Anambas Islands 2016

Last Updated:   6 September 2016

These notes are a result of a 2 month cruise in the Anambas Islands in July and August 2016 on “Alba” our Hallberg Rassy 42F.  Our draft is 2.0 metres (6’ 8”). Some of the time we were accompanied by “Amulet” (USA) and “Sea Monkey” (AUS).  We visited over 50 anchorages and only met 4 other boats in our time in the area.

Before we visited the islands, I had email conversations with various people who provided information on anchorages and regulations. I would particularly like to thank Captain Warren Blake, who has visited the Anambas Islands no less than 78 times and provided a wealth of information on the outlying islands, including some lovely hand drawn charts.  Prakash Reddy at Nongsa Point Marina was also extremely helpful on the regulations for clearing into and out of Indonesia.

If you find any errors in these notes or want to add new information then drop me a quick message using our Contact page and we'll have an email conversation about it.

The latest version of this document can be viewed on line at:  

A PDF version is available from:

We kept a daily diary of our time in the Anambas, which can be found at:

A set of GPX routes and waypoints (which will load into OpenCPN) can be downloaded from:

A set of KAP charts (which will load into OpenCPN) can be downloaded from:

The Anambas Islands are a collection of over 200 small islands in the South China Sea, 150 miles east of Singapore.  The archipelago belongs to Indonesia and is a Regency within the Riau Islands Province.  The main town is Tarempa on the large island of Siantan, where most of the administration is located.   

Anambas Islands

While the Anambas have spectacular islands with white sand beaches and coral reefs, the area has been avoided by most cruising yachts, mostly because of security fears and the problems with administration, especially obtaining clearance in and out of the country.

For the purposes of these notes, we have split the region into four cruising areas - Tarempa, Jemaja, the Central Islands and the Eastern Islands.

Cruisers have been avoiding the Anambas for years because of rumours of piracy and reports of hassle from local officials.

While the cruising community acknowledges that the piracy attacks in the region are focused on commercial shipping, targeted at the main shipping route between Singapore and Hong Kong, there are fears that this could spread to attacks on yachts.  

In recent years have been a number of acts of piracy in the Malacca Straits and Singapore Straits, where a large number of cruisers already sail.  To our knowledge there have been no reports of piracy attacks or boarding of small cruising yachts.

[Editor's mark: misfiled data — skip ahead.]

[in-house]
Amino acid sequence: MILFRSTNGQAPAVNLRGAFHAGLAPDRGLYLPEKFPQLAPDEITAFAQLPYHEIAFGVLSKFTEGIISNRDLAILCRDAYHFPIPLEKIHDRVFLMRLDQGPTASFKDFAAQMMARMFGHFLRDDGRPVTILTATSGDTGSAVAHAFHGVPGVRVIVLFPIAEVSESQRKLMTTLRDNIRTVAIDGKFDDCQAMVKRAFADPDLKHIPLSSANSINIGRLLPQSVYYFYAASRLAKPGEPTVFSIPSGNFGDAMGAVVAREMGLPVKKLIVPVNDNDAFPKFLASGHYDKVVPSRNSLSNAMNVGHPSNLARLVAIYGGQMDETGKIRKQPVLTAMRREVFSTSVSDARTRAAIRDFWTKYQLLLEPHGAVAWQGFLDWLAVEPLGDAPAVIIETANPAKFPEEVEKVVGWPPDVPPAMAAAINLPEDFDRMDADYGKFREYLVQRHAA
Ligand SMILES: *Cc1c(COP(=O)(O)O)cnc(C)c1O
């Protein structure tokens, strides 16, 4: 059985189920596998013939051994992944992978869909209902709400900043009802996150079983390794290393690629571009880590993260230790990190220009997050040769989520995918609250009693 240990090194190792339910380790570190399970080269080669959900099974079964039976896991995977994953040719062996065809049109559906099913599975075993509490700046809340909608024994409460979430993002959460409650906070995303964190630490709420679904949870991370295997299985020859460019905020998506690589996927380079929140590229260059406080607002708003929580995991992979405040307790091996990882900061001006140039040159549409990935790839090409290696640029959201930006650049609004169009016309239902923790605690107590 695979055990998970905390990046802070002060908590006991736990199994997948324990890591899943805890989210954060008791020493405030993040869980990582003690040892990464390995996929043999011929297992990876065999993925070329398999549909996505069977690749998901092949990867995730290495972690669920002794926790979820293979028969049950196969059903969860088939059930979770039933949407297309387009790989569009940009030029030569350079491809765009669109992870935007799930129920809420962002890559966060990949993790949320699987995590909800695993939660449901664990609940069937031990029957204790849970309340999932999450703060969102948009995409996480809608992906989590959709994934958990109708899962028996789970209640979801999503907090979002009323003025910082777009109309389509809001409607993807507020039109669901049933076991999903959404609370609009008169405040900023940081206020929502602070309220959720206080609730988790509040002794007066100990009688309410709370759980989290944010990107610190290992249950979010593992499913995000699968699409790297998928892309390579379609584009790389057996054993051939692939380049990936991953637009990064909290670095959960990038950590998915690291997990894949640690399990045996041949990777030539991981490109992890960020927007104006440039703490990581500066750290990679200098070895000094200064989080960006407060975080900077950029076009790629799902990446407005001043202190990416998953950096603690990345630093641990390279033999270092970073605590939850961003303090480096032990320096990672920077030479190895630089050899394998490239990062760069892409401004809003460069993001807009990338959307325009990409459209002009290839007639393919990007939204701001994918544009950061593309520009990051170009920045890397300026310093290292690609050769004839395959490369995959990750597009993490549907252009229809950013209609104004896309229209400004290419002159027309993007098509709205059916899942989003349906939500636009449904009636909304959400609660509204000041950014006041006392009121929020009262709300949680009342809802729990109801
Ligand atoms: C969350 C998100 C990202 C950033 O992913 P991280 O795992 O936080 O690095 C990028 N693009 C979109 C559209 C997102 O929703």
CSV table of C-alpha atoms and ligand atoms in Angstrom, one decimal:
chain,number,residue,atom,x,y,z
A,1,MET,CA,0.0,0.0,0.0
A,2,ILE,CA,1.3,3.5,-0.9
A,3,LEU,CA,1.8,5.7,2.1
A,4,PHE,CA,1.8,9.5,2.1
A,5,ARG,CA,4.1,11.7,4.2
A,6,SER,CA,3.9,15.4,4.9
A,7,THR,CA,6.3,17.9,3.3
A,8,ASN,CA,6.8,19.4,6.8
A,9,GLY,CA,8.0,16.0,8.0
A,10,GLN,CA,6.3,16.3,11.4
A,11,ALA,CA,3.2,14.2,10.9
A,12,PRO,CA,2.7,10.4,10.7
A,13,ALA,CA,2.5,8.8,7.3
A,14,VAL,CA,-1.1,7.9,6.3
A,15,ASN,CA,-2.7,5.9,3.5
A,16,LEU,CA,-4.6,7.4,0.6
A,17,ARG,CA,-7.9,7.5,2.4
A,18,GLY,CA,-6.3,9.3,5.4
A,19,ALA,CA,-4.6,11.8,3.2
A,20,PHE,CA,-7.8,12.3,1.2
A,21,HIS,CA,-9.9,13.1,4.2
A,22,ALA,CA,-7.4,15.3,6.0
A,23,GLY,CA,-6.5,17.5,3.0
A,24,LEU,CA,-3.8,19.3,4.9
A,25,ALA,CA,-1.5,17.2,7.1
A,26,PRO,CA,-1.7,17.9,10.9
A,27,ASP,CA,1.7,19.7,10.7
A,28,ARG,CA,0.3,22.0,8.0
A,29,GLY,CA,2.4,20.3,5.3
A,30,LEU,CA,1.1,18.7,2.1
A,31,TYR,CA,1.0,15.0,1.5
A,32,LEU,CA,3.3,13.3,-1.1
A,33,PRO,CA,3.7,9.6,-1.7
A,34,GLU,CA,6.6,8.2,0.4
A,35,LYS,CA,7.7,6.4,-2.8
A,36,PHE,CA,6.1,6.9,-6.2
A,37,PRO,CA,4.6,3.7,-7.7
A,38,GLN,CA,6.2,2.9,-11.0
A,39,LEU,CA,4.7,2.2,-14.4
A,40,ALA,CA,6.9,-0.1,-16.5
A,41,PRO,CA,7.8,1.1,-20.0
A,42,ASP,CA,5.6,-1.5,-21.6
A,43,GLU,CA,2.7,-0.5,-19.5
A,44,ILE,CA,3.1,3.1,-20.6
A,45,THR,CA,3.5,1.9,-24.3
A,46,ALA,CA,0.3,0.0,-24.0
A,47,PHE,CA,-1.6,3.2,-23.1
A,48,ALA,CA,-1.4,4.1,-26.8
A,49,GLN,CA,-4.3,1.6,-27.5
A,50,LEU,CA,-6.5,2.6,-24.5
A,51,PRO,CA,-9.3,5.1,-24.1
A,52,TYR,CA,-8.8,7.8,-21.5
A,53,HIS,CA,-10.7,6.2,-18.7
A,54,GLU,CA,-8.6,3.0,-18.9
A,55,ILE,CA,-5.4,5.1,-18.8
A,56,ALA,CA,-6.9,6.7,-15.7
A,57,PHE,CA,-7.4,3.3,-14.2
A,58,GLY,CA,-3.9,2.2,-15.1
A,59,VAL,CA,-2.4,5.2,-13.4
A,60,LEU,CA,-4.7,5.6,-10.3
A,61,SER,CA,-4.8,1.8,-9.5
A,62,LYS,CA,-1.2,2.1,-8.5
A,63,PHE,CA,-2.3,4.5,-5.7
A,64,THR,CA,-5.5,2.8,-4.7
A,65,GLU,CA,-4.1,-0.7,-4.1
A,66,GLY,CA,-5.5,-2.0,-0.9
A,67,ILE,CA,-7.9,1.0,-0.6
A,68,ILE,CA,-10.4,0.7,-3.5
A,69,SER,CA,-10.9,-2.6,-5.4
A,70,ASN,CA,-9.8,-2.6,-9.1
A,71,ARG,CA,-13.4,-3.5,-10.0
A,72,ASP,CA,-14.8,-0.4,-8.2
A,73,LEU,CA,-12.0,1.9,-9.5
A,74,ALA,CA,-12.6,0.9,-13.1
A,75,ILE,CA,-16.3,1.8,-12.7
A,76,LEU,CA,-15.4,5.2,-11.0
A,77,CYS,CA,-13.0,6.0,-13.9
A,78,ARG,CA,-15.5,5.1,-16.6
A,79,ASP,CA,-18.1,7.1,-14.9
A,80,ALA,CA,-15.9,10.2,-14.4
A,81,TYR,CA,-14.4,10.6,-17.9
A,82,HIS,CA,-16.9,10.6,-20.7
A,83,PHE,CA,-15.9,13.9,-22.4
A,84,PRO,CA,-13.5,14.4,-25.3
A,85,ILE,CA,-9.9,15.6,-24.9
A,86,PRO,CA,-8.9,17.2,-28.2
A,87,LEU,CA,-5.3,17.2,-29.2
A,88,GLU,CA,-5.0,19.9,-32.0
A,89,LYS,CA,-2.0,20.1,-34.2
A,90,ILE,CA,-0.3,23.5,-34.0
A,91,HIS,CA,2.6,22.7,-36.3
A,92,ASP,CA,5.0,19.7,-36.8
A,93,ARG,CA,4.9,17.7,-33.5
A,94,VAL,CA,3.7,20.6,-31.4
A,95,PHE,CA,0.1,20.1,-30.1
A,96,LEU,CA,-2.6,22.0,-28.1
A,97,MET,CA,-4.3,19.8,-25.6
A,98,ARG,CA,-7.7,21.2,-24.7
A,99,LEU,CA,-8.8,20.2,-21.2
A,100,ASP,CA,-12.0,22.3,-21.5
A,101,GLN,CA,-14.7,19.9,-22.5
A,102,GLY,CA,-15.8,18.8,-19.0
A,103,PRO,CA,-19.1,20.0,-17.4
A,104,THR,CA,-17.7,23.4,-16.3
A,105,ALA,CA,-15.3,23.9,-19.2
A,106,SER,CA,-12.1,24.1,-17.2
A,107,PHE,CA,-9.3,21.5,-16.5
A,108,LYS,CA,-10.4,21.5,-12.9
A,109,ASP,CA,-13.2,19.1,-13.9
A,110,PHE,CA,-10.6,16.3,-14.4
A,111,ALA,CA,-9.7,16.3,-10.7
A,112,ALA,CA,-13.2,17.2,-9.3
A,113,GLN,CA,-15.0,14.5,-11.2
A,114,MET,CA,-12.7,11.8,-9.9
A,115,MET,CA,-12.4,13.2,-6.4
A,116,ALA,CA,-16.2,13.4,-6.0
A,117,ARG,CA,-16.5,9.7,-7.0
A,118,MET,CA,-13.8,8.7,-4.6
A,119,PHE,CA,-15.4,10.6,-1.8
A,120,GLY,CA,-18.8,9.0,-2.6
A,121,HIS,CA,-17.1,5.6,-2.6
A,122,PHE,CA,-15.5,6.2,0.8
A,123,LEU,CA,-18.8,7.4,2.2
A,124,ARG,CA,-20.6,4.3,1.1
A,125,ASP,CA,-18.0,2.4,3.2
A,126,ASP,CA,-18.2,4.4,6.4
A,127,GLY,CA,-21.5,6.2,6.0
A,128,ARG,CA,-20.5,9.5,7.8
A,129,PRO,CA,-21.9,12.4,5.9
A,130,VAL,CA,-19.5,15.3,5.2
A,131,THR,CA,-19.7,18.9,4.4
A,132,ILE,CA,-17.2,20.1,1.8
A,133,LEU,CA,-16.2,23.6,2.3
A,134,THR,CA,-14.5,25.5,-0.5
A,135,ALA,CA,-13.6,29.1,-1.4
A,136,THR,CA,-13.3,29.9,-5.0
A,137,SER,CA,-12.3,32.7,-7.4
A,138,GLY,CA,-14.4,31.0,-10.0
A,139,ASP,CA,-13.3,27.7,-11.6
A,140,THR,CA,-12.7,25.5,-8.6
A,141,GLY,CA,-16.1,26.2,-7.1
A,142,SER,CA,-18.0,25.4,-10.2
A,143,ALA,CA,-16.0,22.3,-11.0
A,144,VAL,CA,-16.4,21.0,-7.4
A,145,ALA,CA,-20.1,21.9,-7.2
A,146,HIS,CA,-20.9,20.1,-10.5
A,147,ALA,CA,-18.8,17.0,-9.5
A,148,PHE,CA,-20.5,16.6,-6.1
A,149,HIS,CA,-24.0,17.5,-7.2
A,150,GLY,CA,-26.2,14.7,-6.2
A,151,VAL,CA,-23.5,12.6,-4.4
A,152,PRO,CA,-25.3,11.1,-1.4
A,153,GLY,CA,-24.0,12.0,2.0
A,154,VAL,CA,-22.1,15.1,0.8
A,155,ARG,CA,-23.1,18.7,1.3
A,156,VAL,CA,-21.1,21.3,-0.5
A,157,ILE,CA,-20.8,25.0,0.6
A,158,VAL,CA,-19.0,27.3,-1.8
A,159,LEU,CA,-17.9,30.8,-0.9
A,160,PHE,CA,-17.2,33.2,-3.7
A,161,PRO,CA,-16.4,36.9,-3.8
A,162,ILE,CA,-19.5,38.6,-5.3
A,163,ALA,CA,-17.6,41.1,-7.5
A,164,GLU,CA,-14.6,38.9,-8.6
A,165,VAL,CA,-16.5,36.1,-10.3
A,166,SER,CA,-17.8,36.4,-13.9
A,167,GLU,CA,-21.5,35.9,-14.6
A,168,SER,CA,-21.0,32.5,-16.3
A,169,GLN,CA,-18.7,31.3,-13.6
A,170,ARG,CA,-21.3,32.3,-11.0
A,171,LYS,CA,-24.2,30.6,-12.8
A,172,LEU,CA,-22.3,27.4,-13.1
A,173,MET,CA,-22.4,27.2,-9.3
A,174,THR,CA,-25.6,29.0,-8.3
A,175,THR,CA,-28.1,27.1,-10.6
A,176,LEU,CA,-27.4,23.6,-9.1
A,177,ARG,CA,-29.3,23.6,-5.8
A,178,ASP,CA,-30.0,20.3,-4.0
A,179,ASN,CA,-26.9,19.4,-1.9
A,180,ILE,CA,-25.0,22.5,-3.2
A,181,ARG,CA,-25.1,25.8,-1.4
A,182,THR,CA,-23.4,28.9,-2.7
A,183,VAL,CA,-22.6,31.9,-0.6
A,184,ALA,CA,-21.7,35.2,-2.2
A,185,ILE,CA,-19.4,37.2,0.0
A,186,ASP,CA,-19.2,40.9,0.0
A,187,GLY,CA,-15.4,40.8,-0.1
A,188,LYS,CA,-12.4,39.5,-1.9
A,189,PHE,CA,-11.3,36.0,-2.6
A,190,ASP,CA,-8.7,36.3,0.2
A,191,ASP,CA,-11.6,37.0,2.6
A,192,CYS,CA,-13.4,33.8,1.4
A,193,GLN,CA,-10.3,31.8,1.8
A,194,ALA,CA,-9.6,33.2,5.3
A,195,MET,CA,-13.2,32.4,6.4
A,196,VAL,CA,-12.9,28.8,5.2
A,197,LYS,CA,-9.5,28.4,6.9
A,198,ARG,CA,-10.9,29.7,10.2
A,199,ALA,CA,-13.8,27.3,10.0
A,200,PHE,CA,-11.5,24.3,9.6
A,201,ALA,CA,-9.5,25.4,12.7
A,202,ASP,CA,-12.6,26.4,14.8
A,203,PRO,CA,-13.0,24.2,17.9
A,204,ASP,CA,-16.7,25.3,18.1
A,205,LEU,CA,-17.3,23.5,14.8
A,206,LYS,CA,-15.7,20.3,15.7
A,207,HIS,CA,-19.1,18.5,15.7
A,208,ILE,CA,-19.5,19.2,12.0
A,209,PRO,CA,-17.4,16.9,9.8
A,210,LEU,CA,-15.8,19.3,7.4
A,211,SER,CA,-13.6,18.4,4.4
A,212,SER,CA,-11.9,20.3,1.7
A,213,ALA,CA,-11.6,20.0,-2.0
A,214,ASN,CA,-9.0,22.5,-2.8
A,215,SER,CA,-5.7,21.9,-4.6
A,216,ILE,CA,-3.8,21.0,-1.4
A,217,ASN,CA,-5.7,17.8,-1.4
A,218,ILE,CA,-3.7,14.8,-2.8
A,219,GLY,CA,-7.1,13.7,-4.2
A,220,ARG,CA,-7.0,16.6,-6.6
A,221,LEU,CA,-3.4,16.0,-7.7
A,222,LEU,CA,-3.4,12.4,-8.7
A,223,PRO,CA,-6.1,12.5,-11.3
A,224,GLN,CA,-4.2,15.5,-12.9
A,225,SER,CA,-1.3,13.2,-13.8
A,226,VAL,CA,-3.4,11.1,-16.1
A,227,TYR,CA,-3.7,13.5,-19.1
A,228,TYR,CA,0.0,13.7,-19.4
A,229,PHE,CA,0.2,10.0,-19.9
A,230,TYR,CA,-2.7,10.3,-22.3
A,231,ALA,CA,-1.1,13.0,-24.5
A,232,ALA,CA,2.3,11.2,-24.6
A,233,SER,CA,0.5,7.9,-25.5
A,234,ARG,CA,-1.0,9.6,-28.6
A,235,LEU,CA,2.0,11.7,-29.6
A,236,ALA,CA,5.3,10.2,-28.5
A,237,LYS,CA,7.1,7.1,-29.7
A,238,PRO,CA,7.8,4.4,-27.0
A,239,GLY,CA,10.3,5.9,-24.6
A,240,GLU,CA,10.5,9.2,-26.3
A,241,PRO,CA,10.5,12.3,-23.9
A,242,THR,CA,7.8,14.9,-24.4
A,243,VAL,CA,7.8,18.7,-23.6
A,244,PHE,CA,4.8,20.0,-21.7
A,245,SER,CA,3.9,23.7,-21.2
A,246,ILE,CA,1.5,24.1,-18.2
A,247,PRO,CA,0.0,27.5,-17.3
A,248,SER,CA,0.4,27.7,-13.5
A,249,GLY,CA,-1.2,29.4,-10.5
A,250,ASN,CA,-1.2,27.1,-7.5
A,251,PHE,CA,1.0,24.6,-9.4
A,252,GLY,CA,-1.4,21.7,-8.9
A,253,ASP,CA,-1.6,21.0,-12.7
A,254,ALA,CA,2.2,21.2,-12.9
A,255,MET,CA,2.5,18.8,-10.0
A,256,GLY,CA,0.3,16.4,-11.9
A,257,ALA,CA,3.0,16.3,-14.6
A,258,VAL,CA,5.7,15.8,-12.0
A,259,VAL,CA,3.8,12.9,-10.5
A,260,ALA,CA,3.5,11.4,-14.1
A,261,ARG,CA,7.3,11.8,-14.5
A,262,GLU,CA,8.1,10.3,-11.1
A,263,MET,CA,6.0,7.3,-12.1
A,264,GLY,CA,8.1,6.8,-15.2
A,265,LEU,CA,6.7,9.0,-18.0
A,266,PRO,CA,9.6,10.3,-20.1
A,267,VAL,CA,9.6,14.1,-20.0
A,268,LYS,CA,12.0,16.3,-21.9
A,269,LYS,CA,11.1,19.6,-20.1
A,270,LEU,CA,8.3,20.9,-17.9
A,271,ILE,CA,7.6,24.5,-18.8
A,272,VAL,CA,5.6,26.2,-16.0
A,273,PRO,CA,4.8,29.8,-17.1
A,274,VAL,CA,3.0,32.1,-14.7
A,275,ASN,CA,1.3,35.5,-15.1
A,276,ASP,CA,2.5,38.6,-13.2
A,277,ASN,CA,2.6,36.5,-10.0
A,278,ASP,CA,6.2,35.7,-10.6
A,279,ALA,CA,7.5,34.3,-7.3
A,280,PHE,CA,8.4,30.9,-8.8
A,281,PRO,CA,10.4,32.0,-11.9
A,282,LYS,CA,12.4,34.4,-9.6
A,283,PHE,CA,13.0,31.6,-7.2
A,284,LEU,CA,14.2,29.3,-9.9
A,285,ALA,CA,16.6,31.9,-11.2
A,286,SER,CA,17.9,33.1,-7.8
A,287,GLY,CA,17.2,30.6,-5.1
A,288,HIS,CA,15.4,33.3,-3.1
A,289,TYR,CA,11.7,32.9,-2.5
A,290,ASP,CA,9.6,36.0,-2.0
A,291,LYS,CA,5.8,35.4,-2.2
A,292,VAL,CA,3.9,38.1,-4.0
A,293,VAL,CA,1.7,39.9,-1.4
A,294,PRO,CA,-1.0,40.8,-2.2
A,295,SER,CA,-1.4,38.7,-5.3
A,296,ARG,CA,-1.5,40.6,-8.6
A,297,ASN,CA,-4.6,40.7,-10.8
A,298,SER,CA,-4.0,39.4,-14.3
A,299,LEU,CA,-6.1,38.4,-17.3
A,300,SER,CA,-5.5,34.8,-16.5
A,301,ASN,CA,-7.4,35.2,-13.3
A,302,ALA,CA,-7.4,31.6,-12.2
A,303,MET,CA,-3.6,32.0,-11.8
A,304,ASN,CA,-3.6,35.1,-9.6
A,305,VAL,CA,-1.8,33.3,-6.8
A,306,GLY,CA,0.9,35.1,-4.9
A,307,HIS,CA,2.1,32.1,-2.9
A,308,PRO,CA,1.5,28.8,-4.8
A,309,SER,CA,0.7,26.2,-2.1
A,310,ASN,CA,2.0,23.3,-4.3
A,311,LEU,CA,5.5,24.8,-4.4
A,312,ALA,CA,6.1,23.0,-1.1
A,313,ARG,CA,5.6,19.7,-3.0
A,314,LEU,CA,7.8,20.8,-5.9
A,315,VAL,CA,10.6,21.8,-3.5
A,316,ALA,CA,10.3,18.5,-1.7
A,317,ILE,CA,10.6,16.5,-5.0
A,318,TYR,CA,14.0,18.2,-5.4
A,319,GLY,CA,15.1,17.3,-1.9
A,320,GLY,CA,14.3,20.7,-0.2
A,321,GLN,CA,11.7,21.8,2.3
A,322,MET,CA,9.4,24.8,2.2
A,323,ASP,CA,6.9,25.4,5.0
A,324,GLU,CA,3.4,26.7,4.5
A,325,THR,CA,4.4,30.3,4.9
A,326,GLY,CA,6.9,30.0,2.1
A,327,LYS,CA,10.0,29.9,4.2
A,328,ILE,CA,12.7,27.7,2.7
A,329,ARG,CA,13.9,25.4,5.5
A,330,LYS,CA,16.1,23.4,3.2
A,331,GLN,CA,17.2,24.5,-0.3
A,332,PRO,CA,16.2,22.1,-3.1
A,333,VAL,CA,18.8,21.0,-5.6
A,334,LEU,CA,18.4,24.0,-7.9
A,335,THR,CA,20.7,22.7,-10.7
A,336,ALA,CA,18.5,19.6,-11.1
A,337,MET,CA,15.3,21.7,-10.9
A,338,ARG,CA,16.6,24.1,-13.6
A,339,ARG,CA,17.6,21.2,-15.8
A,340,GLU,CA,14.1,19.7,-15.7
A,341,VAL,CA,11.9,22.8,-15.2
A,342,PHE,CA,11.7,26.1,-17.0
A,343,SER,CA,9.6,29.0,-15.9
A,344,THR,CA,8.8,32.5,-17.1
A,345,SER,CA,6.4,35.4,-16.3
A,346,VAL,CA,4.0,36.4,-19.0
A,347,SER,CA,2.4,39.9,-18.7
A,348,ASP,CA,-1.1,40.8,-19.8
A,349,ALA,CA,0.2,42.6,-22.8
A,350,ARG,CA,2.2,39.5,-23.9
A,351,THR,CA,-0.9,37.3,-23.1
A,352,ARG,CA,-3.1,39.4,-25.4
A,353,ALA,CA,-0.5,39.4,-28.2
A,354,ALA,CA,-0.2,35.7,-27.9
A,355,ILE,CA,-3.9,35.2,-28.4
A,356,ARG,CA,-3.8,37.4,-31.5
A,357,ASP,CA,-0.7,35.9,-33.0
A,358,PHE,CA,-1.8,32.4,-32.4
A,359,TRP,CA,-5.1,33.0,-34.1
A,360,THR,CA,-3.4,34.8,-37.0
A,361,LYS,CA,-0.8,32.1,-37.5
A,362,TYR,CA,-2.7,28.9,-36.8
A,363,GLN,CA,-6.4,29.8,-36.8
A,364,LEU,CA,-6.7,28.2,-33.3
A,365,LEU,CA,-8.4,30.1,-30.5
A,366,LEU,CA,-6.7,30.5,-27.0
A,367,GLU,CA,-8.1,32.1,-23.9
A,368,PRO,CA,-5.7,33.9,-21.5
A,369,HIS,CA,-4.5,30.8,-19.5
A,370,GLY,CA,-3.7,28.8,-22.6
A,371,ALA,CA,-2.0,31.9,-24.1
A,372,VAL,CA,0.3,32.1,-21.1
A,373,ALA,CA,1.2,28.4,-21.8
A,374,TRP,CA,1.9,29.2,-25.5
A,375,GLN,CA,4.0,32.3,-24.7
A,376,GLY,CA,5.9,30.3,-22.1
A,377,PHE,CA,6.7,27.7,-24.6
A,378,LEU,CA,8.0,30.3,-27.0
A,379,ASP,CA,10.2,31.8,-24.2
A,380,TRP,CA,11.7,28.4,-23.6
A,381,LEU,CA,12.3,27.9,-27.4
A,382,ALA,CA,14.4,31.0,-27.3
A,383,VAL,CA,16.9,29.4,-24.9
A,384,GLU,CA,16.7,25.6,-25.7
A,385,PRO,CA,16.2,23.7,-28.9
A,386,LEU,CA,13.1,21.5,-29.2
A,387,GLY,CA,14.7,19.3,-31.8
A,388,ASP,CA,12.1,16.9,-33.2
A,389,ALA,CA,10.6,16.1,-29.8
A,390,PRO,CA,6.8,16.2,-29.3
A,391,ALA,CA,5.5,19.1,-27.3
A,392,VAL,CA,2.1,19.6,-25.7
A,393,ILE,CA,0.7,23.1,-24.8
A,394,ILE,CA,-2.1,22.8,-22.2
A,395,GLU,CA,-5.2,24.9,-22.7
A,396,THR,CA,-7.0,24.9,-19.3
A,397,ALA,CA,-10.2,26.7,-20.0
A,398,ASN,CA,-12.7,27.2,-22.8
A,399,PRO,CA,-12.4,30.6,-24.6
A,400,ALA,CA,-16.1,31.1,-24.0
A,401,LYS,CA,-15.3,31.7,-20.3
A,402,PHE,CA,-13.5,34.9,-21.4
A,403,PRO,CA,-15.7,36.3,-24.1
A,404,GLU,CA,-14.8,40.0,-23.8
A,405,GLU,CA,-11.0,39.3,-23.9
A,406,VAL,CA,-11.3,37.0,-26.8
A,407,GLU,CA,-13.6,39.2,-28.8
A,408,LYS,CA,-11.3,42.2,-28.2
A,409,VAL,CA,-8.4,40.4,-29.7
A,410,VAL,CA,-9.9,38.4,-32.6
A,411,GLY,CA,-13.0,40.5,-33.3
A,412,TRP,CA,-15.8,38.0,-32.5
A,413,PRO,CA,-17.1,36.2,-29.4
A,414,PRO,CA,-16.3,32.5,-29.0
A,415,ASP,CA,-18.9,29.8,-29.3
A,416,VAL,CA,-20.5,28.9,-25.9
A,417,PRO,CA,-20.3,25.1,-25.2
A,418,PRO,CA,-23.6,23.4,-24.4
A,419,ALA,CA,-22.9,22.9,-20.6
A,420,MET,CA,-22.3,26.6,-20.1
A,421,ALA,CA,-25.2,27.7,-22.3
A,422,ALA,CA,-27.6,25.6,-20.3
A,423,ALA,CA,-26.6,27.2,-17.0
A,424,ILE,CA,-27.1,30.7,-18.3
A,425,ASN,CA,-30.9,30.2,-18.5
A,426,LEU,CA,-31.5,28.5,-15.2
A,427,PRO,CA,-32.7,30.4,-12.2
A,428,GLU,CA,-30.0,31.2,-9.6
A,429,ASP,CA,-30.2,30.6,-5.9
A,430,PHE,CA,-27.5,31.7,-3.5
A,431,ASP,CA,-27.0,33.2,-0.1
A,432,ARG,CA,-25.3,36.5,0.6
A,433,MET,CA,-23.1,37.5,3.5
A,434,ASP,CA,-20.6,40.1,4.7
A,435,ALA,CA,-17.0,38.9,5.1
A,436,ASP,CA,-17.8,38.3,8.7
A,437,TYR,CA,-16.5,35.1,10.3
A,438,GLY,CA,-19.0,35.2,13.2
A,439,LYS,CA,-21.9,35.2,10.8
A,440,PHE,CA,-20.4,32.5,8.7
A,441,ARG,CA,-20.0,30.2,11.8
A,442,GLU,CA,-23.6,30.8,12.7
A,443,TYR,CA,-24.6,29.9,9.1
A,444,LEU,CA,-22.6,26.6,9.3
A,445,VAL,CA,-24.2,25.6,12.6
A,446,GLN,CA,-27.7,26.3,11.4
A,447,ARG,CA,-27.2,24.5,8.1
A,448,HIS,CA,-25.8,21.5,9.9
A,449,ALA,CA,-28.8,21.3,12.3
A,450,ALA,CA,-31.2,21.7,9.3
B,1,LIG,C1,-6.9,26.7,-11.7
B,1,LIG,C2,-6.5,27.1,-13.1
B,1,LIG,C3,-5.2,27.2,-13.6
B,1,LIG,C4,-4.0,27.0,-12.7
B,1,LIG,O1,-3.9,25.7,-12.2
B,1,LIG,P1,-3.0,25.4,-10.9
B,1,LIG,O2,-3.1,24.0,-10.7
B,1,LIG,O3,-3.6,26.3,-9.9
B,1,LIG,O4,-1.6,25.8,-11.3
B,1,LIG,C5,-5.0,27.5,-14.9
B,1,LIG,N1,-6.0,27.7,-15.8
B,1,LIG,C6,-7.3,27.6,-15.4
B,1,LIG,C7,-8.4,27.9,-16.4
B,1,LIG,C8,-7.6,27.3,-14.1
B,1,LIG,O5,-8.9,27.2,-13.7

The friendly Navy are constantly patrolling the region

I had many discussions with the local people and officials in the Anambas. The Tourist Office in Tarempa were shocked that cruisers think that the Anambas Islands are dangerous.  I talked to the Navy and they constantly patrol the Anambas waters with outposts dotted around the islands.  They are mainly concerned with illegal fishing and were unaware of any piracy.  

During our various visits to Tarempa, we saw about a dozen armed ships belonging to the coast guard, navy and police.  I believe that these are all patrolling the area.

Any hassle with local officials has been resolved with government controls - the customs office even had a large sign saying that customs officers should not be offered tips and the Immigration have a price list prominently displayed.  All of the officials that we met were extremely friendly, pleased to see us and there was no suggestion of bribes. 

We were woken up by the Navy one night in Tarempa at 02:00.  They were very polite and asked if they could come aboard.  As we were then awake, we invited them on board and had a long chat. They wanted to see our papers, but I think that they were mostly curious about what we were doing in the Anambas Islands.  They also approached “Amulet” who told them to go away and come back tomorrow - they didn’t go back.

The local people and the fishermen were curious about our yachts, but are surprisingly shy (unlike other places in the world.)  The small fishing boats will chug past slowly to have a look and a quick wave will be sufficient to receive a beaming smile.  When we have shared remote anchorages, the fishermen normally keep a respectful distance and we never felt threatened about being boarded at night.  It's nice to go over and have a chat to the fishermen and see if they have any fish for sale.  They won't speak any English, so first work out what you're going to say in Indonesian. We were paying 10,000 Rupiah for a fish.